One of the greatest "capitalist" successes of recent years was addicting millions of Americans to opioids; the profits were massive. This wasn't an aberration of the system, but an entirely natural outcome of its rules.

We need to change those rules - by any means necessary.

I would prefer something non-violent, like politics. I've made jokes about the "radicalism" of recent protests, with pearl-clutching at the mere suggestion to "defund" (partially) the police. When I was a kid, protesters chanted "Off The Pigs". Even that is but light radicalism compared to beheading 30,000 French aristocrats; that's generally what you have to do to really change a political/economic status quo.

Do we need to start supporting more "radical" politics? Well, the safe ones have led us into grave societal weakness, destruction of our world, and now, mass death. The pandemic has merely slapped our faces with a long-established truth.

June 13: Finally, Interprovincial Bubble Proposed

Here's the CBC link, but half a dozen other media are running stories on the value of a "Maritime Bubble", allowing travel through the four Maritimes as if they were one big province.

In other words, everybody else has caught up with CCCC of a week ago. Back then, I went further, to combining the Maritimes and Prairies and BC, waving aside the difference between "10 cases a day" and "10 cases a week", because Ontario and Quebec were orders of magnitude higher again.

It strikes me as so obvious that we need to start with inter-provincial "travel bubbles", that I'd be willing to pass on my own agenda for a while. Can't they discuss a Saskatchewan/Manitoba "bubble"? They're both better off than BC or Alberta. Really, a good metric is "active cases per million", which should be proportional to your risk of infection, hitting the street or the store:

The images link to the excellent Wikipedia article tracking the pandemic in Canada, with a shout-out to Alan Beairsto for putting me on to it. Having to be told about the Wikipedia is certainly a "duh moment"; those volunteers never cease to amaze with their hard work and diligence. For free.

Mostly, we need Log scales to chart pandemic stories because of the differences across time are exponential. From 10 to 20 in a week, then, from 10,000 to 20,000 in a week, a month later. But, here, we need log scales because the pandemic in different regions is so much worse that you can't see the "Rest of Canada" with Quebec in the chart.

The log scale also explains back to me why BC and especially Alberta shouldn't be in the same bubble as Saskatchewan/Manitoba. All are very low compared to central Canada, but Alberta needs to halve its case-load again before it's in BCs' league, by ten-fold to be the same risk as Saskatchewan.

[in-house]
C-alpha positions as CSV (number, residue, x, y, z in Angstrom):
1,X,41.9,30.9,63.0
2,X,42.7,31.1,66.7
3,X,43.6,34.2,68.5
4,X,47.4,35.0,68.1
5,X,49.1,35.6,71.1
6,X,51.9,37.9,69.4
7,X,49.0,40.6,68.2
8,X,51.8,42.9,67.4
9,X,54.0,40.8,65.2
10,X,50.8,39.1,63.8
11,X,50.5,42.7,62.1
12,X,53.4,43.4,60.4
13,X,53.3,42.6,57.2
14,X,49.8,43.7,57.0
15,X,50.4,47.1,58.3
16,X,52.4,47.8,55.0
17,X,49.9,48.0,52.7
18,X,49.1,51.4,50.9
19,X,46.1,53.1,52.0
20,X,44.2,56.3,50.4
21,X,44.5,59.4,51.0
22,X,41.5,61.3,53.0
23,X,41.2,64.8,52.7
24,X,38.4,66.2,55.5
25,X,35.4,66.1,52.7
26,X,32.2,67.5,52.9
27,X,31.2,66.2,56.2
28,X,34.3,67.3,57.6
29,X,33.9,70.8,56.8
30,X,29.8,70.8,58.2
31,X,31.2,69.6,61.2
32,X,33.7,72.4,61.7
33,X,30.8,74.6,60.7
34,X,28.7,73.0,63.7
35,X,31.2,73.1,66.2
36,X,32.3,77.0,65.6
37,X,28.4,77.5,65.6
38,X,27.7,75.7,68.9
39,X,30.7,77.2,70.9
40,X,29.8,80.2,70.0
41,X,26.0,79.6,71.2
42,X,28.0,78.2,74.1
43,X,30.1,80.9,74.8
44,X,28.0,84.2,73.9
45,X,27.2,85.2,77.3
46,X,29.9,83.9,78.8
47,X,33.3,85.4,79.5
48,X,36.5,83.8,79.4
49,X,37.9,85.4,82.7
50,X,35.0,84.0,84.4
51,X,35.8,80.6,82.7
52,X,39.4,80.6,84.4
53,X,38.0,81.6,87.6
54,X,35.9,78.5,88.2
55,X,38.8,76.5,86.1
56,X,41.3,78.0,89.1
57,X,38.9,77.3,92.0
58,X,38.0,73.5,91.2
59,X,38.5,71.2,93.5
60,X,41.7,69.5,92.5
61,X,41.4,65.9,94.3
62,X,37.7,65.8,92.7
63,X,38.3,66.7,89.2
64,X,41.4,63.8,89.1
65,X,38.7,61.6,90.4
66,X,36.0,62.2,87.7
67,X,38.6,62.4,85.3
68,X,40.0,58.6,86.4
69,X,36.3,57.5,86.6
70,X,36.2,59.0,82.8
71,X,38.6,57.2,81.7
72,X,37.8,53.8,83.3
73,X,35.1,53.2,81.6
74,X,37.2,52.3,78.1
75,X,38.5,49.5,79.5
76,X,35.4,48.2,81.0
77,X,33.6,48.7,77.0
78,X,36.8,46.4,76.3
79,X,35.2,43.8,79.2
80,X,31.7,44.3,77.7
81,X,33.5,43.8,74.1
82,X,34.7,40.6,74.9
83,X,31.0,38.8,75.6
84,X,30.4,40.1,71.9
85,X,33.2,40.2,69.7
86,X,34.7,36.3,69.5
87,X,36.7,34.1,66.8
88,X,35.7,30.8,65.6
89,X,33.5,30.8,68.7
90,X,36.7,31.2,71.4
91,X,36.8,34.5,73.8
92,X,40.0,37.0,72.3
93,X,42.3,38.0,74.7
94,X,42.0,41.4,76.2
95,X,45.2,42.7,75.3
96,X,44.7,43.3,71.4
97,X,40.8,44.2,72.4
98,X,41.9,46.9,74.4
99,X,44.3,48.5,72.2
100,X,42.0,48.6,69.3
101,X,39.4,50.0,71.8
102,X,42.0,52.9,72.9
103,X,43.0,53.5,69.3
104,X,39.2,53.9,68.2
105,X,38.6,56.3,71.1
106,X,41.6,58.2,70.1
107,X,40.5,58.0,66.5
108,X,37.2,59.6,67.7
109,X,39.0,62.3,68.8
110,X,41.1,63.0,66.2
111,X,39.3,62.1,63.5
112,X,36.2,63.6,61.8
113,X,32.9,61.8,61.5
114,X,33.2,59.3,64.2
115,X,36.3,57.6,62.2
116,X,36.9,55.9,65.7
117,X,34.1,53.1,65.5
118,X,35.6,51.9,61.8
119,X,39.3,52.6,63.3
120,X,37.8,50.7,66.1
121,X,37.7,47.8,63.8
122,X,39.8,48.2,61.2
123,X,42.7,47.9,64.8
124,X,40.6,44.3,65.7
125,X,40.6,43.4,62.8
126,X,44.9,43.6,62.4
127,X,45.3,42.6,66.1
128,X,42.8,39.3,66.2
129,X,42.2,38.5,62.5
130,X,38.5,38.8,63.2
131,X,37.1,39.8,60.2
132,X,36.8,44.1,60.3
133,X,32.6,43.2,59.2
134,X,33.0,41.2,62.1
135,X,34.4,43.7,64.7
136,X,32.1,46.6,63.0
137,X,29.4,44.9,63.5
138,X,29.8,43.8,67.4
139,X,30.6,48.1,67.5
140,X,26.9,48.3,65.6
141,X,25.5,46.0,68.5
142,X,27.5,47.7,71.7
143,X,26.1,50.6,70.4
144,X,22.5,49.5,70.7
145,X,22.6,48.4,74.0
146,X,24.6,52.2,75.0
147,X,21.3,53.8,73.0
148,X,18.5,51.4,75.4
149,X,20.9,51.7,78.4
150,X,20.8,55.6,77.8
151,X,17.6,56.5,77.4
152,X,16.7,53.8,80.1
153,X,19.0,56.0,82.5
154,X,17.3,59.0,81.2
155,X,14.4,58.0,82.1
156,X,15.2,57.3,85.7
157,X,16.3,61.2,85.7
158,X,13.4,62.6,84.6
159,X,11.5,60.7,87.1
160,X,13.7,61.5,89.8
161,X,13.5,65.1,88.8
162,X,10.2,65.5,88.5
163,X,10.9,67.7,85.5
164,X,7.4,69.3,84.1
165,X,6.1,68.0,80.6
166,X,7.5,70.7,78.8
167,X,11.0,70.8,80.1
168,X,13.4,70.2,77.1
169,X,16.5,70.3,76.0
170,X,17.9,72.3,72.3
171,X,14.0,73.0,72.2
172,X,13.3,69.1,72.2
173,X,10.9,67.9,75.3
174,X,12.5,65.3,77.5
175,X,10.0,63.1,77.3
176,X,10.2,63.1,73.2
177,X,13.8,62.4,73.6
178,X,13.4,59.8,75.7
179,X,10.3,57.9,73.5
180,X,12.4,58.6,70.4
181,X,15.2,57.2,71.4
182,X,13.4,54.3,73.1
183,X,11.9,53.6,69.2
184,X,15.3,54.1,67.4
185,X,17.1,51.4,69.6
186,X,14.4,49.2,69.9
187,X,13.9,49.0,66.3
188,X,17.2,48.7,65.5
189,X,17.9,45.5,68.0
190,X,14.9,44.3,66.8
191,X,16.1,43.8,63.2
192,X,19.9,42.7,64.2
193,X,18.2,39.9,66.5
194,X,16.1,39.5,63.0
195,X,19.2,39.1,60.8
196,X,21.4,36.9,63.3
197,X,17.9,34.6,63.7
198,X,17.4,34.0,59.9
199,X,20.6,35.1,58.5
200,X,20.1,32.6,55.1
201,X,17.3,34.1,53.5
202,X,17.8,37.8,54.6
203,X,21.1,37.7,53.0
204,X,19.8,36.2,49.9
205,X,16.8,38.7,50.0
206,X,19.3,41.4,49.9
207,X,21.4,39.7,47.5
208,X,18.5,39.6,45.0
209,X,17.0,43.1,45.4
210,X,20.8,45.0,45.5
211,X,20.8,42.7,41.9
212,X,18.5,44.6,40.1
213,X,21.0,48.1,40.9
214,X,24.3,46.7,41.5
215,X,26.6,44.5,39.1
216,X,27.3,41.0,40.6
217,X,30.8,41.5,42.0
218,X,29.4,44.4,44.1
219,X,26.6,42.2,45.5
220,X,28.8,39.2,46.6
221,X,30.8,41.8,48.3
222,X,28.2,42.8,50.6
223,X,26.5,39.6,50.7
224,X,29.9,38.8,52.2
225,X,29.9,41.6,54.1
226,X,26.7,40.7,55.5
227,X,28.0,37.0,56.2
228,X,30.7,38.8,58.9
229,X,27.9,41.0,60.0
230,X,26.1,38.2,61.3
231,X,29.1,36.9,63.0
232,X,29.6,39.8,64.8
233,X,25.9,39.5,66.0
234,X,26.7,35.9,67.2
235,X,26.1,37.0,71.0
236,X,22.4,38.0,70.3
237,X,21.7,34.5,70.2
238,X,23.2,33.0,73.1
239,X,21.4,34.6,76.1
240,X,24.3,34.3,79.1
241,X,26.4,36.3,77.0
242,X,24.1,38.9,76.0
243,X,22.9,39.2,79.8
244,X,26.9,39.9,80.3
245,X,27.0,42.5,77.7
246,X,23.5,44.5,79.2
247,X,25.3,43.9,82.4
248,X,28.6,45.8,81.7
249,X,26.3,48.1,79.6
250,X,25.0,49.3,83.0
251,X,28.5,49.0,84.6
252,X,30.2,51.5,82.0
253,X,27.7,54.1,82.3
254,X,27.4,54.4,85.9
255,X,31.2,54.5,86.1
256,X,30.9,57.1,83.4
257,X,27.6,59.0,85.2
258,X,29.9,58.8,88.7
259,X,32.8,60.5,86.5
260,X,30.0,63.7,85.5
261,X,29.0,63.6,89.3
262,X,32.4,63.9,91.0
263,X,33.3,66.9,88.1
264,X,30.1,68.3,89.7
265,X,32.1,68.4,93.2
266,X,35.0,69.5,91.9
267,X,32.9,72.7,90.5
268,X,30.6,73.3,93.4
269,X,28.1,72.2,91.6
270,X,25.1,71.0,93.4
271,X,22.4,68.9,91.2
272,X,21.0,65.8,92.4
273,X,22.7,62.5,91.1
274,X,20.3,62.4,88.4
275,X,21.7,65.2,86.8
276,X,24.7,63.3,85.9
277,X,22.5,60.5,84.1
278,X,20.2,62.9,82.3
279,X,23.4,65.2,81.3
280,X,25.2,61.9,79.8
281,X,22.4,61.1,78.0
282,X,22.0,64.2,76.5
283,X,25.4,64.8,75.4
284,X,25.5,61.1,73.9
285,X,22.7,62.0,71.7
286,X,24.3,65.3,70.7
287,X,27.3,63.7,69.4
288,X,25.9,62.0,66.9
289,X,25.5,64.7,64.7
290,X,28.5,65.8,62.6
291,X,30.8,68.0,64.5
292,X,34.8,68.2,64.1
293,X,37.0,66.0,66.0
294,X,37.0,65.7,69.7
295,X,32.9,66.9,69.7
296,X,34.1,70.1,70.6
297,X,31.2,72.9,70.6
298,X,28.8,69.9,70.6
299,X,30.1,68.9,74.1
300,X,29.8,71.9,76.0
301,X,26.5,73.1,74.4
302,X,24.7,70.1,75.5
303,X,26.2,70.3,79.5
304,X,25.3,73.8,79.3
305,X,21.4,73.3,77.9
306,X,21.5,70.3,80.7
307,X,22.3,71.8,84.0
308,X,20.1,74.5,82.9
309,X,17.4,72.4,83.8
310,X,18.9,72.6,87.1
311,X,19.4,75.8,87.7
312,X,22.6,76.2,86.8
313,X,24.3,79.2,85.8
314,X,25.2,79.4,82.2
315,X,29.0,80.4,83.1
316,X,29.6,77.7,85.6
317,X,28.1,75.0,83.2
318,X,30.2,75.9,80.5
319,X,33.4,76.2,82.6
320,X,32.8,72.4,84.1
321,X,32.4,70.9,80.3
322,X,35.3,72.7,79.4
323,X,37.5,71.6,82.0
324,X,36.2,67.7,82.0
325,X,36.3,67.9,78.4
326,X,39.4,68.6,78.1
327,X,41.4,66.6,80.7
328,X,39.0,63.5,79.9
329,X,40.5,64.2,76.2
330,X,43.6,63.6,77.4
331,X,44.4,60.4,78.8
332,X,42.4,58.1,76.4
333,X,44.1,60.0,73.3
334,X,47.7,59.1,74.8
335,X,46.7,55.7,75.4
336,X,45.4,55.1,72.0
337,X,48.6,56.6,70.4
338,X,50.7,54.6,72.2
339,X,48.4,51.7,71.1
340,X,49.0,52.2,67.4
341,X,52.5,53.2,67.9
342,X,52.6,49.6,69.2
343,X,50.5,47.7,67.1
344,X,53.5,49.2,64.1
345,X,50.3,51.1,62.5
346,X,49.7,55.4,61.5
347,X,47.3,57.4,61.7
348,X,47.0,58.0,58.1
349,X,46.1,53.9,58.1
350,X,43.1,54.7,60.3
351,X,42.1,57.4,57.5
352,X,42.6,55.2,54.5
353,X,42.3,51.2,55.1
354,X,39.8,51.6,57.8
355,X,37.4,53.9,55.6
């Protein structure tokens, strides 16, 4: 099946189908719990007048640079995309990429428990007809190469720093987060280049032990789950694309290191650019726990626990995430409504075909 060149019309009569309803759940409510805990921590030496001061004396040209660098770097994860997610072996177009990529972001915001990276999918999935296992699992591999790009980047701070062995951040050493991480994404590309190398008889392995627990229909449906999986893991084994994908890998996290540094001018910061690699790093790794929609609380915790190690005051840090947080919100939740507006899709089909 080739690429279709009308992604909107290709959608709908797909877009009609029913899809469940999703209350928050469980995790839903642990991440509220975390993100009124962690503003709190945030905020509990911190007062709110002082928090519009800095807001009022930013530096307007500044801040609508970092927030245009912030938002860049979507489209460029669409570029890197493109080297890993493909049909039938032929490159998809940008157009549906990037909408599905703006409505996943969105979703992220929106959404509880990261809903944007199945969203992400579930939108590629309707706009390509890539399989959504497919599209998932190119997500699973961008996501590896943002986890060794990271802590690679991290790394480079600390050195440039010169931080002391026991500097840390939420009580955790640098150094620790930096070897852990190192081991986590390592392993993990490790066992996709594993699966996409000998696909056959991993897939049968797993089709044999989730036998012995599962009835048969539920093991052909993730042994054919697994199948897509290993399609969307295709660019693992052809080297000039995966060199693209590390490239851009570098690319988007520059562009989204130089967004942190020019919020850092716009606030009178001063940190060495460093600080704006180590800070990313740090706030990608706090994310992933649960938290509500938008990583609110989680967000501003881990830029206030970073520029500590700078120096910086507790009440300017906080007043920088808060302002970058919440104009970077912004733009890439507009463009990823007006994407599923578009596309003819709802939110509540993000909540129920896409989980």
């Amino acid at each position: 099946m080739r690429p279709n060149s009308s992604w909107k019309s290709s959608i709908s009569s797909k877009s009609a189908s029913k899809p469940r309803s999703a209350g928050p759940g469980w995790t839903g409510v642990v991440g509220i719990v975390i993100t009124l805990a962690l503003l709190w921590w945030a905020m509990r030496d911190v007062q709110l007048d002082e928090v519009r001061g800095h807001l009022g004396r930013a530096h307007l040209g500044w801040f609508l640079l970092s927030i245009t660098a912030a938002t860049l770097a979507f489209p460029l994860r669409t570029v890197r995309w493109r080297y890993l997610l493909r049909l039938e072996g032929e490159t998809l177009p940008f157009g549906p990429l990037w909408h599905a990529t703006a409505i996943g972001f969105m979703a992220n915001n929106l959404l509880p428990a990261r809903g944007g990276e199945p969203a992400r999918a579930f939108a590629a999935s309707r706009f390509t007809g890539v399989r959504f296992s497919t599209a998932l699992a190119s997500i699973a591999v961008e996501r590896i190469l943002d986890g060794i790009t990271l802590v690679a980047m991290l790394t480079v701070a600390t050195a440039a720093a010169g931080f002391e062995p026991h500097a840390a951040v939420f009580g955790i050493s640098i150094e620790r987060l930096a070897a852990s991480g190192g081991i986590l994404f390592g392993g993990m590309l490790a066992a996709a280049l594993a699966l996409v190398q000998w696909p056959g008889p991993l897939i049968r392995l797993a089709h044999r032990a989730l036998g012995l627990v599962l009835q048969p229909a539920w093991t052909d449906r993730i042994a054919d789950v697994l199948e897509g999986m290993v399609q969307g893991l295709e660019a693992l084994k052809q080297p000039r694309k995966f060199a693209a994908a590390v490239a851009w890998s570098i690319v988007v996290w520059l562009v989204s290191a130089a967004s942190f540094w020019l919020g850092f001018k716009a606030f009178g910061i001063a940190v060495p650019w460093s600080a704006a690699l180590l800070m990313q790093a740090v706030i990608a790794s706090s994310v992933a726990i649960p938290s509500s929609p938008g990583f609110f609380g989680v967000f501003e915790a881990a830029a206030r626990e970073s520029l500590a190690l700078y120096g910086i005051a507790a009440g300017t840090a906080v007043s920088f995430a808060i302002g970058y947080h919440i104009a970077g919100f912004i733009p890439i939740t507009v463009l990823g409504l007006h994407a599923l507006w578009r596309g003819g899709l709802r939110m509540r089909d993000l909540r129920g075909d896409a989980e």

So, fine, we'll have to wait. Can we get started by proposing a bubble for SK/MB? It's something.

June 12: Meaningless Milestones

There's a few round, or historical, numbers being hit today. I think that people are numb from all such stories, the news knows it, and we won't be seeing so many any more.

But, for the record, the worldometers reading on the US death toll finished yesterday just a few hundred short, no doubt already added as I write, of the total US death toll for World War One. (116,500 ish).

Like the COVID-19 losses; they happened in a short period, in contrast to the Vietnam war that was spread out over several years. Most of the American dying in WW1 happened after the start of 1918, in the spring and summer.

Very, very, like the COVID-19 losses, nearly half of them; 45,000 of those died of the 1918 pandemic. Of them, 30,000 died before reaching the war in France, they got sick and died in transit.

Interesting, isn't it, that pandemic-disease deaths of serving soldiers, thrown into close quarters by the requirements of their job, are recorded as "war deaths"...but the deaths of meat-plant workers, who got sick because of their job conditions, are going to be their problem, not their employers? What's the difference?

On the "round numbers" front: Canada just did its two-millionth COVID test yesterday. It was 39,241 more tests than the day before, so we are slooowly making progress at reaching that "60,000/day" number that's still the last word I have on "the number needed to re-open safely".

You know, we should "trust the experts" to give good advice. Just don't expect a bureaucracy, however many experts it has, to give good service on short notice.

June 11: My Birthday Wishlist Books Are Non-Pandemic

Yes, I've long since hit the age where I have too much stuff already, and want mostly books and movies for presents. You'd think I'd be wanting a pandemic-related topic next month for my birthday.